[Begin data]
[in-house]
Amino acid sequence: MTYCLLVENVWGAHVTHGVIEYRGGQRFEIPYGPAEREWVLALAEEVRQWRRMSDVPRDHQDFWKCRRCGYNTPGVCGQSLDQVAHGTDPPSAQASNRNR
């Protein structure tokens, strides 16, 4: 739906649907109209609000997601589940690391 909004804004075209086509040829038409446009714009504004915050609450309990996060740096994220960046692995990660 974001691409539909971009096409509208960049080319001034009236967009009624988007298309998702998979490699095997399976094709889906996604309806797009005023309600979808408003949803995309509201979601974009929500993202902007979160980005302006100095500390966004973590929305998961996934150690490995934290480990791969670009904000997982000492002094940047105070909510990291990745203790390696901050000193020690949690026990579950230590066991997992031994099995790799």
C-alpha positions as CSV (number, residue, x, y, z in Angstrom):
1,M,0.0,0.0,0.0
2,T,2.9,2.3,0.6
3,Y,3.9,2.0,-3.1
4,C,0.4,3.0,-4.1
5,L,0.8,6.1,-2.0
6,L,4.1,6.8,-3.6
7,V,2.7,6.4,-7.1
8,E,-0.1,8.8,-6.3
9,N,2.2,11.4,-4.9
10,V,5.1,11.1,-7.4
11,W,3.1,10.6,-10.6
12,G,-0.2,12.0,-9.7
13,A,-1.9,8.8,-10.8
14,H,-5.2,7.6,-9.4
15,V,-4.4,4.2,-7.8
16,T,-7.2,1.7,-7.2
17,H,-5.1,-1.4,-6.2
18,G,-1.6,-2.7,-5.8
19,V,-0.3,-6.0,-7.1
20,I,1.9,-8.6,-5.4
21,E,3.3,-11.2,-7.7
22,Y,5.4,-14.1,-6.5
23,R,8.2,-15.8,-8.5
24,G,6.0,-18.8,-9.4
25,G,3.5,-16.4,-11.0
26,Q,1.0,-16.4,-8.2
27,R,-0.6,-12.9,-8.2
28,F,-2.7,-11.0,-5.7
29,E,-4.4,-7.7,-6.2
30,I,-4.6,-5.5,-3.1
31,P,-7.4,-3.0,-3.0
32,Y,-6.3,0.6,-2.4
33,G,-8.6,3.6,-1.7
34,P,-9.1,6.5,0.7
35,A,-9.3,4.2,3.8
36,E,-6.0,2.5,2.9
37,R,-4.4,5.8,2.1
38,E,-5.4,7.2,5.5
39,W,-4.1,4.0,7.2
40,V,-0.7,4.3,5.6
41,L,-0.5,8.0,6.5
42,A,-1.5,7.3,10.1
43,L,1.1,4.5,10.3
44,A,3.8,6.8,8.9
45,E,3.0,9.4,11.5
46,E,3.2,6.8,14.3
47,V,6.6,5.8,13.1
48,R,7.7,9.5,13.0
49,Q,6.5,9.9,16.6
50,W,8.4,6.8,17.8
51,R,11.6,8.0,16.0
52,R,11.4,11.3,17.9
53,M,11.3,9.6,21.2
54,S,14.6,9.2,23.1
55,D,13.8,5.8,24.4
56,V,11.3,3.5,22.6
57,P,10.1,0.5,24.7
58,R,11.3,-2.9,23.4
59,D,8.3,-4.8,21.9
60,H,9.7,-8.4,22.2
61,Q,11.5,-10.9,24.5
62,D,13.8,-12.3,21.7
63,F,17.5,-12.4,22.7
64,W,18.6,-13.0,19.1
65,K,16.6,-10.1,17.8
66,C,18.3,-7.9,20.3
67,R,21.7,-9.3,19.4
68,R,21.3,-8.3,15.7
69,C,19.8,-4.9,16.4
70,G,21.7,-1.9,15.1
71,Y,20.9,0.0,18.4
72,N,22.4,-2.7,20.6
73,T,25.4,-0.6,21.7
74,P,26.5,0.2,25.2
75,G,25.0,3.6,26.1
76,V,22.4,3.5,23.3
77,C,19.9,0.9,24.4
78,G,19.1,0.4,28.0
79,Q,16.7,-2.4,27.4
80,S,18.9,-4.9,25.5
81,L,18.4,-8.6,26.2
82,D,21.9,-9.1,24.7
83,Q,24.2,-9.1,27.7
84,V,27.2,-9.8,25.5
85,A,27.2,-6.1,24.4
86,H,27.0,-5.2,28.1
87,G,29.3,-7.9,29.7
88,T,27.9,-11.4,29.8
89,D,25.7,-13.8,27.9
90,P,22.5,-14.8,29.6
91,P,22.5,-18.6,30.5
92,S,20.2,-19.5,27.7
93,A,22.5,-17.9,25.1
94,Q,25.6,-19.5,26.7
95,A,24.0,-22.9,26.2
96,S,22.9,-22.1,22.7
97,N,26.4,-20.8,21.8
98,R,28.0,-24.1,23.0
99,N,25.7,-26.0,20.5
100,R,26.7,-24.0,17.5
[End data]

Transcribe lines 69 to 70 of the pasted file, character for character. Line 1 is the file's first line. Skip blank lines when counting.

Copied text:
65,K,16.6,-10.1,17.8
66,C,18.3,-7.9,20.3